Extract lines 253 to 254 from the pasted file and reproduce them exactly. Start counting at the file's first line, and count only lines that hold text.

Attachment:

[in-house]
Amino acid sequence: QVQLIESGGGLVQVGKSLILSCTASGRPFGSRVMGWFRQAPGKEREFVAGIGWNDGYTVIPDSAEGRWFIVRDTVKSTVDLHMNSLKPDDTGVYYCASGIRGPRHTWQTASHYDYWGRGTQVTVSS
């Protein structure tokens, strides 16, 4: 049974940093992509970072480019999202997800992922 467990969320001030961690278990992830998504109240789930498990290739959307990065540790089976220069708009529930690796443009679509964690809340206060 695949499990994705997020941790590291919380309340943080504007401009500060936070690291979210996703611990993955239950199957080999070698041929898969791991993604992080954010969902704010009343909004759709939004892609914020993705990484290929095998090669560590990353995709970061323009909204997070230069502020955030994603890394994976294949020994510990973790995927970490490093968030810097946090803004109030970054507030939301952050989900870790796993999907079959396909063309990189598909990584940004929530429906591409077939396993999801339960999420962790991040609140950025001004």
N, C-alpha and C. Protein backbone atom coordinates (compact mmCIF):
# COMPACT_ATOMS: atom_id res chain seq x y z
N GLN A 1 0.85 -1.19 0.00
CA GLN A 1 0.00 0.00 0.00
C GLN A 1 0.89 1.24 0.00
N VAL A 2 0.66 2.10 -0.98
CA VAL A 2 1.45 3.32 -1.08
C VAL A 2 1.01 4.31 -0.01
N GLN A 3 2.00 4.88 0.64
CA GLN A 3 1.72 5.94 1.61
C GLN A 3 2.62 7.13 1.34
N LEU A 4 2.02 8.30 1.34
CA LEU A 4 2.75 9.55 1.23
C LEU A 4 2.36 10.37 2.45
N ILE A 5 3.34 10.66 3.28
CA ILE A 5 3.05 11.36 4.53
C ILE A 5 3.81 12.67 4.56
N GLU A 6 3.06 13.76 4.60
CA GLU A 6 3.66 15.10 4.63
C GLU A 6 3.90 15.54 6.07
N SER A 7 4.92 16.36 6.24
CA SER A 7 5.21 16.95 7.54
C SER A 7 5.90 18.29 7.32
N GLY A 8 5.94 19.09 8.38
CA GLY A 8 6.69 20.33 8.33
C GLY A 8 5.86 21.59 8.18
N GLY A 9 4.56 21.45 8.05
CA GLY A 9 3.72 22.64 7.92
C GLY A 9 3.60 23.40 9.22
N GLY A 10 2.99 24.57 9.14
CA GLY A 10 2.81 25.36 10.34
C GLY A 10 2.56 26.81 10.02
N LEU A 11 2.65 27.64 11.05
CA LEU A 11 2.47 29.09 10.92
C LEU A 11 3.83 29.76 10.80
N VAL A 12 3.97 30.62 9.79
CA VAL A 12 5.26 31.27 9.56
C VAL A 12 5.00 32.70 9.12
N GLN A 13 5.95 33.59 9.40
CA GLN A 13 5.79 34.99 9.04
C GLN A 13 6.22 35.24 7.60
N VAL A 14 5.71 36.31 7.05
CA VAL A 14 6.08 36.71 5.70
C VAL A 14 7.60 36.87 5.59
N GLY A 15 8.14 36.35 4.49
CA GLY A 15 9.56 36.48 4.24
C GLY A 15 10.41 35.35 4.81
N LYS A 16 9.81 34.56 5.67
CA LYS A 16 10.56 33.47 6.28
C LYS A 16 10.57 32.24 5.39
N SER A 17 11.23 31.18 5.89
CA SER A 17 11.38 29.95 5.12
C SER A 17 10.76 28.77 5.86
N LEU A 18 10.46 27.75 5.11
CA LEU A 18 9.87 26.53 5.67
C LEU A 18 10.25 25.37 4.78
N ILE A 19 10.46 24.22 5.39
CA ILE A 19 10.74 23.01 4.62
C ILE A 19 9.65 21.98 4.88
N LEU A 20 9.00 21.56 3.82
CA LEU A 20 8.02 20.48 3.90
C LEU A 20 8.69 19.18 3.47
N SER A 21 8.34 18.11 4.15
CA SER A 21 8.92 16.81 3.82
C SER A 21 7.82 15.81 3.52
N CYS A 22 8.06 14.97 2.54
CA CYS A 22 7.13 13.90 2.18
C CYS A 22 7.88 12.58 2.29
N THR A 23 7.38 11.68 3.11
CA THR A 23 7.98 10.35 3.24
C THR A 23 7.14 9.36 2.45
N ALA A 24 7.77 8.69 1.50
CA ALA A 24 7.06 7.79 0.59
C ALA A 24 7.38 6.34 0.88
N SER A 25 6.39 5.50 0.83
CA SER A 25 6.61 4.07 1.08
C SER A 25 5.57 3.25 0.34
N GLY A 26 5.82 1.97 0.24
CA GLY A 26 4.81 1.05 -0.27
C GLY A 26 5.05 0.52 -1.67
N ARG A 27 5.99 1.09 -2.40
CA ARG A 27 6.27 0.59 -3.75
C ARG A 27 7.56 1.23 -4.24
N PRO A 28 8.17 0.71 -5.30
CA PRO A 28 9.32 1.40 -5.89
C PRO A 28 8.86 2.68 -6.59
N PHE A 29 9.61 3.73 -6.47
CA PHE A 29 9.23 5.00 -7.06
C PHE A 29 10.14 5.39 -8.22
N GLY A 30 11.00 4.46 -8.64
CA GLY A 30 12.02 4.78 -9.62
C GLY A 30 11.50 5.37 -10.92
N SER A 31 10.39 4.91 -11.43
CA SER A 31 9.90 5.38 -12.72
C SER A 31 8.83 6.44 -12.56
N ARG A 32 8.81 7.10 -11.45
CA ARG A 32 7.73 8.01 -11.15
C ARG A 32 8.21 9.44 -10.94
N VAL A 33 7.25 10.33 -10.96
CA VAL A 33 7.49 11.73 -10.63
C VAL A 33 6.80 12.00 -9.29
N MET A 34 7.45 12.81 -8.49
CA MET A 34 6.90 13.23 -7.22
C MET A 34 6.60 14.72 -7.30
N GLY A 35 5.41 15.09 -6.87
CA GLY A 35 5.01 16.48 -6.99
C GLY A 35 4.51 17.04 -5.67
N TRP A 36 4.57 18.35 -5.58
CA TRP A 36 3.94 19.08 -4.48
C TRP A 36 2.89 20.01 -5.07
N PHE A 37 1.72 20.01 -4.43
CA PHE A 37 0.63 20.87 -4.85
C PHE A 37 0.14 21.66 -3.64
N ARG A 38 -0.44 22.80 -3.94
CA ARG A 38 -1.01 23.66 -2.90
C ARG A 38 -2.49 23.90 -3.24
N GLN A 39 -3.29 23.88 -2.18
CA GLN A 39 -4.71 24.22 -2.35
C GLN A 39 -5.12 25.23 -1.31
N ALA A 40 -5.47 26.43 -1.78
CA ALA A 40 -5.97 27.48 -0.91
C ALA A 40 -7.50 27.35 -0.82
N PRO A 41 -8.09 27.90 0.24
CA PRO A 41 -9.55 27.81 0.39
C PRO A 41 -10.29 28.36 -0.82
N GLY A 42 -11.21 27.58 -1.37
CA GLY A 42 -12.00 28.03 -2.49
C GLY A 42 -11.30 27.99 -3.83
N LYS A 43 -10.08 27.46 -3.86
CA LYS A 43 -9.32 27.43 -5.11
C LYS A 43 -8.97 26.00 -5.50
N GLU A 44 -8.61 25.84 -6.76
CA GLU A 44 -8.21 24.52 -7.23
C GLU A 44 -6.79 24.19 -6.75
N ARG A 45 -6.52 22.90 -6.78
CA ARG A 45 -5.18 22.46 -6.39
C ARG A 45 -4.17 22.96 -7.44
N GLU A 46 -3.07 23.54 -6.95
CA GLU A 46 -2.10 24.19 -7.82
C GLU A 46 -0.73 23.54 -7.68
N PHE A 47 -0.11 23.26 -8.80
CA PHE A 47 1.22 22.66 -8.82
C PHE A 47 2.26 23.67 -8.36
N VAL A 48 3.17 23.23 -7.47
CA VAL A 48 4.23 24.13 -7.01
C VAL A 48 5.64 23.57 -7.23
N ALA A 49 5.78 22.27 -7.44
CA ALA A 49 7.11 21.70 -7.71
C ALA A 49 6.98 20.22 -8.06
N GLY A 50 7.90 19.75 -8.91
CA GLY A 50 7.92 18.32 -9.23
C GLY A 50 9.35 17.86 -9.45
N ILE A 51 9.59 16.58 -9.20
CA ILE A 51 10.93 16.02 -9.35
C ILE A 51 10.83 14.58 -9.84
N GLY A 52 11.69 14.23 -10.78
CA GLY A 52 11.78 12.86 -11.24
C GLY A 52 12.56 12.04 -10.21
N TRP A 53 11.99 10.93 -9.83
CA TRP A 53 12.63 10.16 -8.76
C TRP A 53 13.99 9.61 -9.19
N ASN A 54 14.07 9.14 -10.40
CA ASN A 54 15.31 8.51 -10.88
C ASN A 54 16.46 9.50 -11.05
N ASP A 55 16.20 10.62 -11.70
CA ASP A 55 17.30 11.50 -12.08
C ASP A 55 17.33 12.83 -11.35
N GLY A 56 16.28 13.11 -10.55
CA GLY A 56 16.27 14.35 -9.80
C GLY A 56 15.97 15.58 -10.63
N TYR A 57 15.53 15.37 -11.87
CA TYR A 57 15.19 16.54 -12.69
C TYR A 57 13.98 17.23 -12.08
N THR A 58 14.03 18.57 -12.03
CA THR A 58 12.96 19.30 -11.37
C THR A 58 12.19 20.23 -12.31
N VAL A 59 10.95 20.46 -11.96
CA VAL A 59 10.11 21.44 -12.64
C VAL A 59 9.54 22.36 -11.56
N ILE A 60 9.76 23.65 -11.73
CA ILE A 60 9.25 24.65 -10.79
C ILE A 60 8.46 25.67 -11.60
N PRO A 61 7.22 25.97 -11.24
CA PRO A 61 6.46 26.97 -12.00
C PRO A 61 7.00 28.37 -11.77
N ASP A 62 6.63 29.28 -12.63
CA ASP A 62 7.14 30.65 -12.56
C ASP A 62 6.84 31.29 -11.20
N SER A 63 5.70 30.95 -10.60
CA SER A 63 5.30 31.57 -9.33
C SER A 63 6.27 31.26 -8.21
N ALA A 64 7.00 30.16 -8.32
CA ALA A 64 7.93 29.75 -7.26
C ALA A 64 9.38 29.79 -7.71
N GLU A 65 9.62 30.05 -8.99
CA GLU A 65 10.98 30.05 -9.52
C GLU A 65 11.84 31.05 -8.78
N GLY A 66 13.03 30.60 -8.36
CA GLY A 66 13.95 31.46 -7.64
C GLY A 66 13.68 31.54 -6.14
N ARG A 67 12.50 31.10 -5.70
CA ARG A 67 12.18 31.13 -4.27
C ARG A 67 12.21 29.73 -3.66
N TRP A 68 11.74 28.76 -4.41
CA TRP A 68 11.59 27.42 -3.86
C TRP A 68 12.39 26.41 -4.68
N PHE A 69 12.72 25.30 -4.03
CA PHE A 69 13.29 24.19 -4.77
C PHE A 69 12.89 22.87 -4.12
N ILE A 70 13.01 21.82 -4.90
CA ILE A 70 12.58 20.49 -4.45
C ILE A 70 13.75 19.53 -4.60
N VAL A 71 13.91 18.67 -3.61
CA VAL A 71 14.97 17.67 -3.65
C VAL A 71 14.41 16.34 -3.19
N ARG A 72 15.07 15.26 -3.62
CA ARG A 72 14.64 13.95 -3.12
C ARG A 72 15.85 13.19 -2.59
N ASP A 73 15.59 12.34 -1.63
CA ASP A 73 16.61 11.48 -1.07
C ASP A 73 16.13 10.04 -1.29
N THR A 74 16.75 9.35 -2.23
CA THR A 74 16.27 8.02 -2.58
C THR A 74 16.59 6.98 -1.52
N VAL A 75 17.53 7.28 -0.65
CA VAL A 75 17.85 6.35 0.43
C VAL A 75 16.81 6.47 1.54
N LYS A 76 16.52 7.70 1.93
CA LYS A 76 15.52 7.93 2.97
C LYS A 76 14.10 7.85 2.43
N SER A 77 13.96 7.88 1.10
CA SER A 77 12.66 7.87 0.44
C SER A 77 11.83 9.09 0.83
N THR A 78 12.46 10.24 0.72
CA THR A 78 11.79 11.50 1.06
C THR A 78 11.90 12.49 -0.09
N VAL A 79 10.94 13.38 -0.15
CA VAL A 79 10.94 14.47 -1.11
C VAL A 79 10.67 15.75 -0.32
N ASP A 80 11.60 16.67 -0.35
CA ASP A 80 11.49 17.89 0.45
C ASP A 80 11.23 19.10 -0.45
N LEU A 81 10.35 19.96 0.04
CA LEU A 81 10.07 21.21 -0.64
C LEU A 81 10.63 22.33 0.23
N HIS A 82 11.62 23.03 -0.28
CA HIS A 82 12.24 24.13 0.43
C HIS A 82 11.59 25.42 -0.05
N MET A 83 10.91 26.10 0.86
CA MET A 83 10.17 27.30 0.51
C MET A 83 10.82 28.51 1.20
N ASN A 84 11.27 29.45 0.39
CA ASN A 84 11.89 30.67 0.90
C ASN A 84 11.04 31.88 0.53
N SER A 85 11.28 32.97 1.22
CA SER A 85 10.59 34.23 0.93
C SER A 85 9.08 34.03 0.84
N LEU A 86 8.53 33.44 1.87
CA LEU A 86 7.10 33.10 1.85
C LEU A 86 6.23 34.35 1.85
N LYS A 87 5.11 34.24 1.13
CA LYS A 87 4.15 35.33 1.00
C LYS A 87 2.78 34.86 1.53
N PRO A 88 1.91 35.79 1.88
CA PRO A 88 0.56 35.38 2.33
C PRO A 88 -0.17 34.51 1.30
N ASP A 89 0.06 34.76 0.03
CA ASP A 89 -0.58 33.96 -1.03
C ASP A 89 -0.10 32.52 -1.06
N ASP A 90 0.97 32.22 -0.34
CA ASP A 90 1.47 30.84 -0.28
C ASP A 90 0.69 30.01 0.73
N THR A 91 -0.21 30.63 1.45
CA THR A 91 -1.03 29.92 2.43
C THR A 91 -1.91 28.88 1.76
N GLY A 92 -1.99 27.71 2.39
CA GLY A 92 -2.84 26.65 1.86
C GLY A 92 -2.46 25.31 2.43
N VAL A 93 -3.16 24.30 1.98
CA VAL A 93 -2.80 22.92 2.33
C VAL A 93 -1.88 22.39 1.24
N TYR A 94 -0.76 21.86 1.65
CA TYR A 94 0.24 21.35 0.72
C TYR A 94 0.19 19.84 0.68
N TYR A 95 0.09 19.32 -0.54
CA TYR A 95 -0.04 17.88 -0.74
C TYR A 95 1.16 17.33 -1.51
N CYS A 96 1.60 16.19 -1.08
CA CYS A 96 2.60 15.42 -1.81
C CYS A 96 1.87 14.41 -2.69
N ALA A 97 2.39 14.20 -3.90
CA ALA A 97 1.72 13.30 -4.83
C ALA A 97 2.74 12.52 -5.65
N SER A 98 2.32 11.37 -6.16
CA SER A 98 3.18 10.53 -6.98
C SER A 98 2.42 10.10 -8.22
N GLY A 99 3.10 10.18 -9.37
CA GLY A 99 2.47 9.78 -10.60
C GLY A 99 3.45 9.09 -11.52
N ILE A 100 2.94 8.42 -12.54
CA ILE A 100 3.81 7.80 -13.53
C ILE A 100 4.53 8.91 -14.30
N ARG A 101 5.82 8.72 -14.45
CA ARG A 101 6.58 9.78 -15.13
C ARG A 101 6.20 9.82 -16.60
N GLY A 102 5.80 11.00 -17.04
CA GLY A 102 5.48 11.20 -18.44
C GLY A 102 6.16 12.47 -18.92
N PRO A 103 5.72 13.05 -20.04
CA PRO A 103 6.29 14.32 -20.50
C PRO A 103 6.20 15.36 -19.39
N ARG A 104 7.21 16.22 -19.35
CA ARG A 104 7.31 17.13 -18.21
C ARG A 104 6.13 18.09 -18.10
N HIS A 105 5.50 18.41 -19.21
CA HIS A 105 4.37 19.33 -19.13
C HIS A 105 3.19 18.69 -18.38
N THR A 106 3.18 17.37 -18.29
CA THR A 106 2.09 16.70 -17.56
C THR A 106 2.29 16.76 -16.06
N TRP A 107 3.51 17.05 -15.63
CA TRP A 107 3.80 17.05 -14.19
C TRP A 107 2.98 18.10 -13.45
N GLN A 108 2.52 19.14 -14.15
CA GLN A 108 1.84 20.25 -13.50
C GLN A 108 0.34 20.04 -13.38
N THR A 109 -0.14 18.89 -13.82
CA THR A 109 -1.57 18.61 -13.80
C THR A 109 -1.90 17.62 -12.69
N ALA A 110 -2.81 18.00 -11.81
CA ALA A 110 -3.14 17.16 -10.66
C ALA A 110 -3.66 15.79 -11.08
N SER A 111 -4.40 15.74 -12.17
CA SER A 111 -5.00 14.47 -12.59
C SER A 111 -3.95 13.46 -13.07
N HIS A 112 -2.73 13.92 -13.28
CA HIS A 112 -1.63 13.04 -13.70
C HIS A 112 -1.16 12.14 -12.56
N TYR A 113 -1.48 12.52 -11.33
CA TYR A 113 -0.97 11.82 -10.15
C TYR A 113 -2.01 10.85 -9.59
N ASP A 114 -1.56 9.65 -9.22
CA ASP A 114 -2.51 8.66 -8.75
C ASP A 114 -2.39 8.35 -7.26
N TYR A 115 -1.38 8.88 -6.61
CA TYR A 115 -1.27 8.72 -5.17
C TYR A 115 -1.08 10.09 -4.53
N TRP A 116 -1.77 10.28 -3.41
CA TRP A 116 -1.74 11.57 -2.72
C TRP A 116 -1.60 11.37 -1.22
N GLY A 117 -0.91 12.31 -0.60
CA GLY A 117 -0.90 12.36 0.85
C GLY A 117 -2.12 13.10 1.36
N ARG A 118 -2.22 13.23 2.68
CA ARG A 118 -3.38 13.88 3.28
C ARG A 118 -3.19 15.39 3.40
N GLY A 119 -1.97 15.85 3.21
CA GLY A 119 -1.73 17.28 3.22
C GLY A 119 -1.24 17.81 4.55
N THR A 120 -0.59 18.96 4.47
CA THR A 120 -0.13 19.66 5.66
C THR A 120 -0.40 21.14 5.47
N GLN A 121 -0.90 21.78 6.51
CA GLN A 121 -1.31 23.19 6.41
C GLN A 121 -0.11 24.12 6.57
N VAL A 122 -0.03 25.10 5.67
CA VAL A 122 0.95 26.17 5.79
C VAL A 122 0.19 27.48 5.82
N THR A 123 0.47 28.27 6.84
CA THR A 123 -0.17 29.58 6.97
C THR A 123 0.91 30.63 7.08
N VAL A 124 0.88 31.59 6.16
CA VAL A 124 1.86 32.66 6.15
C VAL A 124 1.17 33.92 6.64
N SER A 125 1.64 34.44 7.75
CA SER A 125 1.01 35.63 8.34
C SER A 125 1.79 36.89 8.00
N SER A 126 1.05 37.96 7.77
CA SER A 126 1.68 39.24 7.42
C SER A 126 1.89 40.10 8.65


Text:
CA MET A 83 10.17 27.30 0.51
C MET A 83 10.82 28.51 1.20